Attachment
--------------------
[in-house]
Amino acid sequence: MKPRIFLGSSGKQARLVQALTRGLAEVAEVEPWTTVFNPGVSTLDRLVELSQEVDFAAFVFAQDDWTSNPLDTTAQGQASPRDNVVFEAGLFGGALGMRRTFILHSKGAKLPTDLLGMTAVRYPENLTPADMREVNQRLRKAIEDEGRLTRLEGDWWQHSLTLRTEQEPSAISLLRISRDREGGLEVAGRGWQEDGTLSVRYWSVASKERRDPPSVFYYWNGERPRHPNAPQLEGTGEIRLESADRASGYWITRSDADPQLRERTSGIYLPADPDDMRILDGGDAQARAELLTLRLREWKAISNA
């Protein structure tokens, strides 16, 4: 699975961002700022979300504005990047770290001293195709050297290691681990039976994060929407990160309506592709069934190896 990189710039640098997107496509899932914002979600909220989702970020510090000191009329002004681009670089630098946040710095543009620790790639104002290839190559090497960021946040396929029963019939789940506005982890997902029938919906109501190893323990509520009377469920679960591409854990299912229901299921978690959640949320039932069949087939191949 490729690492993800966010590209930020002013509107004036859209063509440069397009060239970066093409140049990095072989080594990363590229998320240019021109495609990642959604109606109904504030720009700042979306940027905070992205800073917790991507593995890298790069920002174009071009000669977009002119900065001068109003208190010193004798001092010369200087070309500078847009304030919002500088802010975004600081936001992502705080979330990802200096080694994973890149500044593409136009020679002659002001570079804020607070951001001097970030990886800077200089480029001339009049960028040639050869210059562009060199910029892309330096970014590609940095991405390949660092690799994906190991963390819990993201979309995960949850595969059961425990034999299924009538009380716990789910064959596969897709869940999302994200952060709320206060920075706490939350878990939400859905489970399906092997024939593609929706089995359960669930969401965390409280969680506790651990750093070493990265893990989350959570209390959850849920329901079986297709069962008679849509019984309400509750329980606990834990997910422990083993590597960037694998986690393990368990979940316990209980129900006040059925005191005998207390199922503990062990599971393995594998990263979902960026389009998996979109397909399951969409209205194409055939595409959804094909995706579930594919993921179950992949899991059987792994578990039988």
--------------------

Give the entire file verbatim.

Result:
[in-house]
Amino acid sequence: MKPRIFLGSSGKQARLVQALTRGLAEVAEVEPWTTVFNPGVSTLDRLVELSQEVDFAAFVFAQDDWTSNPLDTTAQGQASPRDNVVFEAGLFGGALGMRRTFILHSKGAKLPTDLLGMTAVRYPENLTPADMREVNQRLRKAIEDEGRLTRLEGDWWQHSLTLRTEQEPSAISLLRISRDREGGLEVAGRGWQEDGTLSVRYWSVASKERRDPPSVFYYWNGERPRHPNAPQLEGTGEIRLESADRASGYWITRSDADPQLRERTSGIYLPADPDDMRILDGGDAQARAELLTLRLREWKAISNA
């Protein structure tokens, strides 16, 4: 699975961002700022979300504005990047770290001293195709050297290691681990039976994060929407990160309506592709069934190896 990189710039640098997107496509899932914002979600909220989702970020510090000191009329002004681009670089630098946040710095543009620790790639104002290839190559090497960021946040396929029963019939789940506005982890997902029938919906109501190893323990509520009377469920679960591409854990299912229901299921978690959640949320039932069949087939191949 490729690492993800966010590209930020002013509107004036859209063509440069397009060239970066093409140049990095072989080594990363590229998320240019021109495609990642959604109606109904504030720009700042979306940027905070992205800073917790991507593995890298790069920002174009071009000669977009002119900065001068109003208190010193004798001092010369200087070309500078847009304030919002500088802010975004600081936001992502705080979330990802200096080694994973890149500044593409136009020679002659002001570079804020607070951001001097970030990886800077200089480029001339009049960028040639050869210059562009060199910029892309330096970014590609940095991405390949660092690799994906190991963390819990993201979309995960949850595969059961425990034999299924009538009380716990789910064959596969897709869940999302994200952060709320206060920075706490939350878990939400859905489970399906092997024939593609929706089995359960669930969401965390409280969680506790651990750093070493990265893990989350959570209390959850849920329901079986297709069962008679849509019984309400509750329980606990834990997910422990083993590597960037694998986690393990368990979940316990209980129900006040059925005191005998207390199922503990062990599971393995594998990263979902960026389009998996979109397909399951969409209205194409055939595409959804094909995706579930594919993921179950992949899991059987792994578990039988």